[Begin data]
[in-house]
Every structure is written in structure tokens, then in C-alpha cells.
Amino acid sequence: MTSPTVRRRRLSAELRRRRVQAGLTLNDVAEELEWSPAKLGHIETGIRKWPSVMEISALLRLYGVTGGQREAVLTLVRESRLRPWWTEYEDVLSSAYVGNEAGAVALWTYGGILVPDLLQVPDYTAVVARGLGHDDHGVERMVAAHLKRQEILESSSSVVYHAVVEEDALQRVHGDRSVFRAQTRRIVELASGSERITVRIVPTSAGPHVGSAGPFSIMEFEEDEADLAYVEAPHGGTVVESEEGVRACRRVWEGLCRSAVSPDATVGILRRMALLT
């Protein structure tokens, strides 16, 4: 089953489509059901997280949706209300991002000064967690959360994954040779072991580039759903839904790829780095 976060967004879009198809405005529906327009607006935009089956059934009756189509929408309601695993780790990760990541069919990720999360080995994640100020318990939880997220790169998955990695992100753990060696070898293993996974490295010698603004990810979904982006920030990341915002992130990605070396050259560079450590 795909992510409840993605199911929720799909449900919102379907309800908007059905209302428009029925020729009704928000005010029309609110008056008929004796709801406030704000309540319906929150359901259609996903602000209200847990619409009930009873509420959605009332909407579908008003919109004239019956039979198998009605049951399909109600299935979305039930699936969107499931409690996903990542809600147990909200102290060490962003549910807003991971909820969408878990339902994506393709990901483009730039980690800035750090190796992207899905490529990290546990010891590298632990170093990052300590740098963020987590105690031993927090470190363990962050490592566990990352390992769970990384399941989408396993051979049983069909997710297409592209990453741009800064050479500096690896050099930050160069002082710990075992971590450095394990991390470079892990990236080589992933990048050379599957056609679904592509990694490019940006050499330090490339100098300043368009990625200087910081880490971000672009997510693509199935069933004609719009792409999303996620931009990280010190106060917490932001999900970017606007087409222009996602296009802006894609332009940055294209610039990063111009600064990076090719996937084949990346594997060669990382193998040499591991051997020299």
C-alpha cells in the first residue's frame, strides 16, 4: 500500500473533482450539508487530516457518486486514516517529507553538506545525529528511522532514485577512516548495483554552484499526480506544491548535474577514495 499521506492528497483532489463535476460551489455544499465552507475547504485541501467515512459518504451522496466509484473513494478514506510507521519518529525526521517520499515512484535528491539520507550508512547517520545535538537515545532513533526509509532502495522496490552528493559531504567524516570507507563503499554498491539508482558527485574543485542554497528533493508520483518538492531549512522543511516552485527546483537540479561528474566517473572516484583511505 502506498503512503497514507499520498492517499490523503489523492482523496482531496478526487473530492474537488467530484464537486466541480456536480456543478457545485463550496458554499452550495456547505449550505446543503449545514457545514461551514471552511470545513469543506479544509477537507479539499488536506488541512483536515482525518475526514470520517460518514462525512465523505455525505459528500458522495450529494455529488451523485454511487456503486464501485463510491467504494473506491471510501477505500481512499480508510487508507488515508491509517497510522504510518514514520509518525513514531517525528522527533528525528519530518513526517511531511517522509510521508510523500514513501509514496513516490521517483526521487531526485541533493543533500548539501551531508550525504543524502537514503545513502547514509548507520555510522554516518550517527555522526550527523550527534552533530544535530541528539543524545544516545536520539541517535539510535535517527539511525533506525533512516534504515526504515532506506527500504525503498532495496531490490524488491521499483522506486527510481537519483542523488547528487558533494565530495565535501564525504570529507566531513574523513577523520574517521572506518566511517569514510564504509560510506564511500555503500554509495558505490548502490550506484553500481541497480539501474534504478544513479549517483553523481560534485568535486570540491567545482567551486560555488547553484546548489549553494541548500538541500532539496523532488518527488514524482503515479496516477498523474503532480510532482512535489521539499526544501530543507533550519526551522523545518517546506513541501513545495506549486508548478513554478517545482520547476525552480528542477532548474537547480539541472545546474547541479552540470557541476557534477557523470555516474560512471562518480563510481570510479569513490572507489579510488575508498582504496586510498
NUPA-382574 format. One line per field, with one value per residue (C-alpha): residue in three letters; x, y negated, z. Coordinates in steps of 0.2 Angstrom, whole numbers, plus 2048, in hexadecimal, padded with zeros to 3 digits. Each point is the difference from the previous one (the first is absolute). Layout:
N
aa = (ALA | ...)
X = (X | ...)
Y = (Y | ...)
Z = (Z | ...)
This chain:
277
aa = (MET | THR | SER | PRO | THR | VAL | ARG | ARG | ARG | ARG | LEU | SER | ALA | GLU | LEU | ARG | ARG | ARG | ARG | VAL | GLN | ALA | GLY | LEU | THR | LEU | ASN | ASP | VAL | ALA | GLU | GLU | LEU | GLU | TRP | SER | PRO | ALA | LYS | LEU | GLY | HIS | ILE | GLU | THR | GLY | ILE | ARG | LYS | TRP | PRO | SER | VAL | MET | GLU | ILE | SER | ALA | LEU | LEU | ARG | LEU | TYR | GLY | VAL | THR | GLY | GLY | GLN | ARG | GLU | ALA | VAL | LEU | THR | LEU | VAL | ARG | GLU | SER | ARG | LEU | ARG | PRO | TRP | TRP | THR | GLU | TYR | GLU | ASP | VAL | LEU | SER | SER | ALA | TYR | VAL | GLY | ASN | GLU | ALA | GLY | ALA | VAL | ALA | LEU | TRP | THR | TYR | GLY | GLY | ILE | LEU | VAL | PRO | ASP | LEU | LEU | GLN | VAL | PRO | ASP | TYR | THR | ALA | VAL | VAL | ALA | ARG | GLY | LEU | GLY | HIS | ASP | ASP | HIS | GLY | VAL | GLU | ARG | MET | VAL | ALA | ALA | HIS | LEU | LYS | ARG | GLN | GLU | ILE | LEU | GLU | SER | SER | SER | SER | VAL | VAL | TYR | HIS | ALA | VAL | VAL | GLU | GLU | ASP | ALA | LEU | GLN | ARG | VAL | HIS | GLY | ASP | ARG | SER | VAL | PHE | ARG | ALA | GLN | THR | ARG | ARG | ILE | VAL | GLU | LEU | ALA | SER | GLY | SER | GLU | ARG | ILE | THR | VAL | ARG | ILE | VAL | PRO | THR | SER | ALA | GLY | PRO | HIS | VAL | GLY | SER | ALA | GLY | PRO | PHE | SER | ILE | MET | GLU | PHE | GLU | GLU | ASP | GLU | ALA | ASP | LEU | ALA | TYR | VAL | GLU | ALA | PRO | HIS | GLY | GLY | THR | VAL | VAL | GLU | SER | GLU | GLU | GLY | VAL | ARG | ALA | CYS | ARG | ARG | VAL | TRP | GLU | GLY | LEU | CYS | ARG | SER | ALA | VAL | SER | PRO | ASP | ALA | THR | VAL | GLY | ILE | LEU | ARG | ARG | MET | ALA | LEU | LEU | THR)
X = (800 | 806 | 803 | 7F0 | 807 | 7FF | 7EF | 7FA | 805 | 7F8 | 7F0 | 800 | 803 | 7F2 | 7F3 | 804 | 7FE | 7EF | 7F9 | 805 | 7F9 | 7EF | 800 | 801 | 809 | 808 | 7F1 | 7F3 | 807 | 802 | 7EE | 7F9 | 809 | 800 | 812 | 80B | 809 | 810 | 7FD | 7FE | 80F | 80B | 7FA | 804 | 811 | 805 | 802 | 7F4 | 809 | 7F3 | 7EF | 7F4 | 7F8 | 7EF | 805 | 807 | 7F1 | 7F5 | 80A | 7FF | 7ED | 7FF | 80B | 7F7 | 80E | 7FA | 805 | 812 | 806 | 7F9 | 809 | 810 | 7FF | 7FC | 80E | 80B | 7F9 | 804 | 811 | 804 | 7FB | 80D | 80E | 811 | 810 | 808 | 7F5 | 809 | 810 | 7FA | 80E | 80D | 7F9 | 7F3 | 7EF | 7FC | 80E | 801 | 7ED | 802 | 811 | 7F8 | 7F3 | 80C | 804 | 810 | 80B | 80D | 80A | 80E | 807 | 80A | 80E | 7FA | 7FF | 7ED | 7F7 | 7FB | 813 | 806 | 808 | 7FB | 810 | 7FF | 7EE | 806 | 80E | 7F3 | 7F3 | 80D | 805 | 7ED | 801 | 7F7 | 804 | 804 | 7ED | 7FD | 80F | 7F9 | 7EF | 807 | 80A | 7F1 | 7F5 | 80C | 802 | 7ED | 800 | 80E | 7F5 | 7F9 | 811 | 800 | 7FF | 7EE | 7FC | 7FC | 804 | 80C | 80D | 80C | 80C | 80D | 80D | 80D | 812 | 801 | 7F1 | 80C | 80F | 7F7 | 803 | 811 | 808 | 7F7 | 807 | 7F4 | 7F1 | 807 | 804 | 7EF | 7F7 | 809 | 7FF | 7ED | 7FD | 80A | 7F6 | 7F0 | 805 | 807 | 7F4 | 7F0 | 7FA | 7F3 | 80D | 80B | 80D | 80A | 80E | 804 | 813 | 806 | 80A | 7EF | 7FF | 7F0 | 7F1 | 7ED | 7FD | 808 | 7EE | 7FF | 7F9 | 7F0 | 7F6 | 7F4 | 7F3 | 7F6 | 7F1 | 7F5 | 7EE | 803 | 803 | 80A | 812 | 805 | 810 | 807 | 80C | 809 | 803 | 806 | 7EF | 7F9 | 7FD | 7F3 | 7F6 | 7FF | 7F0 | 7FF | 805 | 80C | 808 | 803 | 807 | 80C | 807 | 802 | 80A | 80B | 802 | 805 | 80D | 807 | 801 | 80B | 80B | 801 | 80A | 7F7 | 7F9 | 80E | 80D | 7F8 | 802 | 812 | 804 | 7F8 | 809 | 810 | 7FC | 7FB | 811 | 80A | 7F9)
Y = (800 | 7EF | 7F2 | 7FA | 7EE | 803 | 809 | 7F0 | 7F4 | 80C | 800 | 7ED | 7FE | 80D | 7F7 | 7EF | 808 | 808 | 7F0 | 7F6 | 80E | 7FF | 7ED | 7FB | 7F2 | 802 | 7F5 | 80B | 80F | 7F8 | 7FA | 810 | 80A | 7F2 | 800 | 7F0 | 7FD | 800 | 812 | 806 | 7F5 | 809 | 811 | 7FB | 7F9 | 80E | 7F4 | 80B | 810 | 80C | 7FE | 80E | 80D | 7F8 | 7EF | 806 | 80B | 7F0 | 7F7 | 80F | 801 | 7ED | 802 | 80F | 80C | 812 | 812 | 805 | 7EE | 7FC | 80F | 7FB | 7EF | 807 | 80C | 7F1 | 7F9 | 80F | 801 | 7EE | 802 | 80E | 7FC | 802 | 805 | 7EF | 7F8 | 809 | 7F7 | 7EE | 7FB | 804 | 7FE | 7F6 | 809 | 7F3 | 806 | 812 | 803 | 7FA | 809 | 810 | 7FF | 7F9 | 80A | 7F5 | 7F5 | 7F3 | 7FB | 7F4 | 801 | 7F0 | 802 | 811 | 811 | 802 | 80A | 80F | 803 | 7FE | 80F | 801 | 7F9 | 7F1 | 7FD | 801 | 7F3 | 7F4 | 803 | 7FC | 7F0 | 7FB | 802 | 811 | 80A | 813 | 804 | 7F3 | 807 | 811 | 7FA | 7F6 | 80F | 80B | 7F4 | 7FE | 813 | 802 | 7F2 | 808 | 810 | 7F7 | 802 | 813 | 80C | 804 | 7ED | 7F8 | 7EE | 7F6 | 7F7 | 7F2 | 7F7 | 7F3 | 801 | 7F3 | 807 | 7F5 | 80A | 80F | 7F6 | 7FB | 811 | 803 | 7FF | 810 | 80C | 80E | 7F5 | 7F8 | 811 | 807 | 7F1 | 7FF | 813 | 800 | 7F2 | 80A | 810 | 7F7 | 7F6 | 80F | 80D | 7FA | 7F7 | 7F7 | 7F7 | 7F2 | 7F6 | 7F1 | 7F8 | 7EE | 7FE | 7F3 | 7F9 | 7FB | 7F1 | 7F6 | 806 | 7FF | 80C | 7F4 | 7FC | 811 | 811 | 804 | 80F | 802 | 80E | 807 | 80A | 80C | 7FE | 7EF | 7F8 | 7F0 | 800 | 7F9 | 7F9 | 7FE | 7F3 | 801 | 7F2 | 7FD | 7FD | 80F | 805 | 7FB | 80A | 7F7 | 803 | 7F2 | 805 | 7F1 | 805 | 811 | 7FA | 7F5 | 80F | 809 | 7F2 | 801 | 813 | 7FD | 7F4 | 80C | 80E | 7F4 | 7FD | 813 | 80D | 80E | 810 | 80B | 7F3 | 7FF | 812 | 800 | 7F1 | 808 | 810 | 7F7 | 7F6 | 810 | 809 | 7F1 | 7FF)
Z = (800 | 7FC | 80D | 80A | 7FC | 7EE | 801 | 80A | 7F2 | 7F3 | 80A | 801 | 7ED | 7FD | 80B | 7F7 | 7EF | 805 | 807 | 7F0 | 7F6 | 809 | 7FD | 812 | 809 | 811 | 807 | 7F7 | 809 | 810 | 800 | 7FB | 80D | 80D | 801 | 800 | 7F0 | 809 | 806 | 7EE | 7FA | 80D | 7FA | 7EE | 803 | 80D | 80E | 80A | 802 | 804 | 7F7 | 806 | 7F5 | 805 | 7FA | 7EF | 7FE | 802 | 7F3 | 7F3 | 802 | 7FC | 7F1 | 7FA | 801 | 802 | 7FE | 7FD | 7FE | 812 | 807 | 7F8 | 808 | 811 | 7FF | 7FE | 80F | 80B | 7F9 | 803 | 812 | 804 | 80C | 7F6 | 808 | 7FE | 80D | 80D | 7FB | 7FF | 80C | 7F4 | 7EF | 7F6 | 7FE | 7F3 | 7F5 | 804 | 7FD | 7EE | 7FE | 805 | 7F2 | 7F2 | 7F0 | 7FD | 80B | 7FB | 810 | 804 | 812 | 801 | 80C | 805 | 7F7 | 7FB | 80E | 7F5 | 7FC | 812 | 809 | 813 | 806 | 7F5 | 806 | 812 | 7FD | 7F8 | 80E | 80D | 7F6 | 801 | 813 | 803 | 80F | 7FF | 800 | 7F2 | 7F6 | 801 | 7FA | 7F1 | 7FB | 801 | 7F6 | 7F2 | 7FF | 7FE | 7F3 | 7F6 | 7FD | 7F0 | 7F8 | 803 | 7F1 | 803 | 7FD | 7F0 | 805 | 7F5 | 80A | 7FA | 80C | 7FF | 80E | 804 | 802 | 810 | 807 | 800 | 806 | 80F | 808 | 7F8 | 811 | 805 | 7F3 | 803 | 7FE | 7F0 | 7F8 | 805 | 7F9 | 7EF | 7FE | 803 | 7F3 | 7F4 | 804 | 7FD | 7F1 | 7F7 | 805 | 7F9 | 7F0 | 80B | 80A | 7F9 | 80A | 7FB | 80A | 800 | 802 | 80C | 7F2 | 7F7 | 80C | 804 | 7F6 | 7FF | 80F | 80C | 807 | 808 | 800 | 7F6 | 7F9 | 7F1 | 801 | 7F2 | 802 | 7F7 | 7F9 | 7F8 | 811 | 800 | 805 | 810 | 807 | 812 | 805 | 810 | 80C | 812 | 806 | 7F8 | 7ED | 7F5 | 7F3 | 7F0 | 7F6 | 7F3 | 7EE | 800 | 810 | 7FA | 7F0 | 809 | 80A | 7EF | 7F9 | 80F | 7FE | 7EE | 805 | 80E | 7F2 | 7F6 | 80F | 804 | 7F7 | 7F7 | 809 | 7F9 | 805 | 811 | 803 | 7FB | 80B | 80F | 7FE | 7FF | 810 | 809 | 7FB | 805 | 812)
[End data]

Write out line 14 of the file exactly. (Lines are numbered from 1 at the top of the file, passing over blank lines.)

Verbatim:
aa = (MET | THR | SER | PRO | THR | VAL | ARG | ARG | ARG | ARG | LEU | SER | ALA | GLU | LEU | ARG | ARG | ARG | ARG | VAL | GLN | ALA | GLY | LEU | THR | LEU | ASN | ASP | VAL | ALA | GLU | GLU | LEU | GLU | TRP | SER | PRO | ALA | LYS | LEU | GLY | HIS | ILE | GLU | THR | GLY | ILE | ARG | LYS | TRP | PRO | SER | VAL | MET | GLU | ILE | SER | ALA | LEU | LEU | ARG | LEU | TYR | GLY | VAL | THR | GLY | GLY | GLN | ARG | GLU | ALA | VAL | LEU | THR | LEU | VAL | ARG | GLU | SER | ARG | LEU | ARG | PRO | TRP | TRP | THR | GLU | TYR | GLU | ASP | VAL | LEU | SER | SER | ALA | TYR | VAL | GLY | ASN | GLU | ALA | GLY | ALA | VAL | ALA | LEU | TRP | THR | TYR | GLY | GLY | ILE | LEU | VAL | PRO | ASP | LEU | LEU | GLN | VAL | PRO | ASP | TYR | THR | ALA | VAL | VAL | ALA | ARG | GLY | LEU | GLY | HIS | ASP | ASP | HIS | GLY | VAL | GLU | ARG | MET | VAL | ALA | ALA | HIS | LEU | LYS | ARG | GLN | GLU | ILE | LEU | GLU | SER | SER | SER | SER | VAL | VAL | TYR | HIS | ALA | VAL | VAL | GLU | GLU | ASP | ALA | LEU | GLN | ARG | VAL | HIS | GLY | ASP | ARG | SER | VAL | PHE | ARG | ALA | GLN | THR | ARG | ARG | ILE | VAL | GLU | LEU | ALA | SER | GLY | SER | GLU | ARG | ILE | THR | VAL | ARG | ILE | VAL | PRO | THR | SER | ALA | GLY | PRO | HIS | VAL | GLY | SER | ALA | GLY | PRO | PHE | SER | ILE | MET | GLU | PHE | GLU | GLU | ASP | GLU | ALA | ASP | LEU | ALA | TYR | VAL | GLU | ALA | PRO | HIS | GLY | GLY | THR | VAL | VAL | GLU | SER | GLU | GLU | GLY | VAL | ARG | ALA | CYS | ARG | ARG | VAL | TRP | GLU | GLY | LEU | CYS | ARG | SER | ALA | VAL | SER | PRO | ASP | ALA | THR | VAL | GLY | ILE | LEU | ARG | ARG | MET | ALA | LEU | LEU | THR)